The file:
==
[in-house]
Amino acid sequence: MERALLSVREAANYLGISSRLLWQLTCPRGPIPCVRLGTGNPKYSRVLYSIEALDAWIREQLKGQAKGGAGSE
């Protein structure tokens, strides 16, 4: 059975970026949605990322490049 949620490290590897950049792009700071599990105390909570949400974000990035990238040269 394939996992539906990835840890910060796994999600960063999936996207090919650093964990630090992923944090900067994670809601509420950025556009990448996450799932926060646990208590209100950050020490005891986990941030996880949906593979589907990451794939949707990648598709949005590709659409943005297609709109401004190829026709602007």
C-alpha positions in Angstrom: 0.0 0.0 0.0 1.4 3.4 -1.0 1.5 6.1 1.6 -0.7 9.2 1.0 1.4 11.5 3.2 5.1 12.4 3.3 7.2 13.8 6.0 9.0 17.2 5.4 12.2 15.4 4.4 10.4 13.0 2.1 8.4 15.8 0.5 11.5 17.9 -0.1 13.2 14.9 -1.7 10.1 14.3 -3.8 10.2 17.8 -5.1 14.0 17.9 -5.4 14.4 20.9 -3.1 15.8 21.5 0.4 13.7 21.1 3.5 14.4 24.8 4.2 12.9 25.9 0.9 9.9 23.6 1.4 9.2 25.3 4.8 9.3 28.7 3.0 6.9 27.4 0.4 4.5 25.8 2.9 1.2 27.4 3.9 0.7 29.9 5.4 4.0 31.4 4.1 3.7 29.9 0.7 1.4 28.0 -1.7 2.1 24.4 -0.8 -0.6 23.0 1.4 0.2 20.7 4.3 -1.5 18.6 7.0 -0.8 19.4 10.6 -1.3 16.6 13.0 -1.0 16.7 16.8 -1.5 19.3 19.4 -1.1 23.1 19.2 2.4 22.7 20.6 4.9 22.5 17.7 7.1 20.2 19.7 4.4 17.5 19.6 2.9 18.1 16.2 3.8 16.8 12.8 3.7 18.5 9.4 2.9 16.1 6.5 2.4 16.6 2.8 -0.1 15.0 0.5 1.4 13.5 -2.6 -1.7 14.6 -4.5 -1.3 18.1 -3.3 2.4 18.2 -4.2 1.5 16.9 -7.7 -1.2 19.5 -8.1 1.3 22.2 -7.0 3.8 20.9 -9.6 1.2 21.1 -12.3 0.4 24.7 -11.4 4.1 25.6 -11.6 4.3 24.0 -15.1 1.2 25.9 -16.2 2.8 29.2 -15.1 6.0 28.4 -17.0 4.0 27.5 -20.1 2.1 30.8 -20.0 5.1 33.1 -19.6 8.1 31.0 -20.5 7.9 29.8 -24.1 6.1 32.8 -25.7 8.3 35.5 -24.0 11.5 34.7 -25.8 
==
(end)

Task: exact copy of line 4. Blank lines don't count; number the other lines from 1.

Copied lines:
C-alpha positions in Angstrom: 0.0 0.0 0.0 1.4 3.4 -1.0 1.5 6.1 1.6 -0.7 9.2 1.0 1.4 11.5 3.2 5.1 12.4 3.3 7.2 13.8 6.0 9.0 17.2 5.4 12.2 15.4 4.4 10.4 13.0 2.1 8.4 15.8 0.5 11.5 17.9 -0.1 13.2 14.9 -1.7 10.1 14.3 -3.8 10.2 17.8 -5.1 14.0 17.9 -5.4 14.4 20.9 -3.1 15.8 21.5 0.4 13.7 21.1 3.5 14.4 24.8 4.2 12.9 25.9 0.9 9.9 23.6 1.4 9.2 25.3 4.8 9.3 28.7 3.0 6.9 27.4 0.4 4.5 25.8 2.9 1.2 27.4 3.9 0.7 29.9 5.4 4.0 31.4 4.1 3.7 29.9 0.7 1.4 28.0 -1.7 2.1 24.4 -0.8 -0.6 23.0 1.4 0.2 20.7 4.3 -1.5 18.6 7.0 -0.8 19.4 10.6 -1.3 16.6 13.0 -1.0 16.7 16.8 -1.5 19.3 19.4 -1.1 23.1 19.2 2.4 22.7 20.6 4.9 22.5 17.7 7.1 20.2 19.7 4.4 17.5 19.6 2.9 18.1 16.2 3.8 16.8 12.8 3.7 18.5 9.4 2.9 16.1 6.5 2.4 16.6 2.8 -0.1 15.0 0.5 1.4 13.5 -2.6 -1.7 14.6 -4.5 -1.3 18.1 -3.3 2.4 18.2 -4.2 1.5 16.9 -7.7 -1.2 19.5 -8.1 1.3 22.2 -7.0 3.8 20.9 -9.6 1.2 21.1 -12.3 0.4 24.7 -11.4 4.1 25.6 -11.6 4.3 24.0 -15.1 1.2 25.9 -16.2 2.8 29.2 -15.1 6.0 28.4 -17.0 4.0 27.5 -20.1 2.1 30.8 -20.0 5.1 33.1 -19.6 8.1 31.0 -20.5 7.9 29.8 -24.1 6.1 32.8 -25.7 8.3 35.5 -24.0 11.5 34.7 -25.8 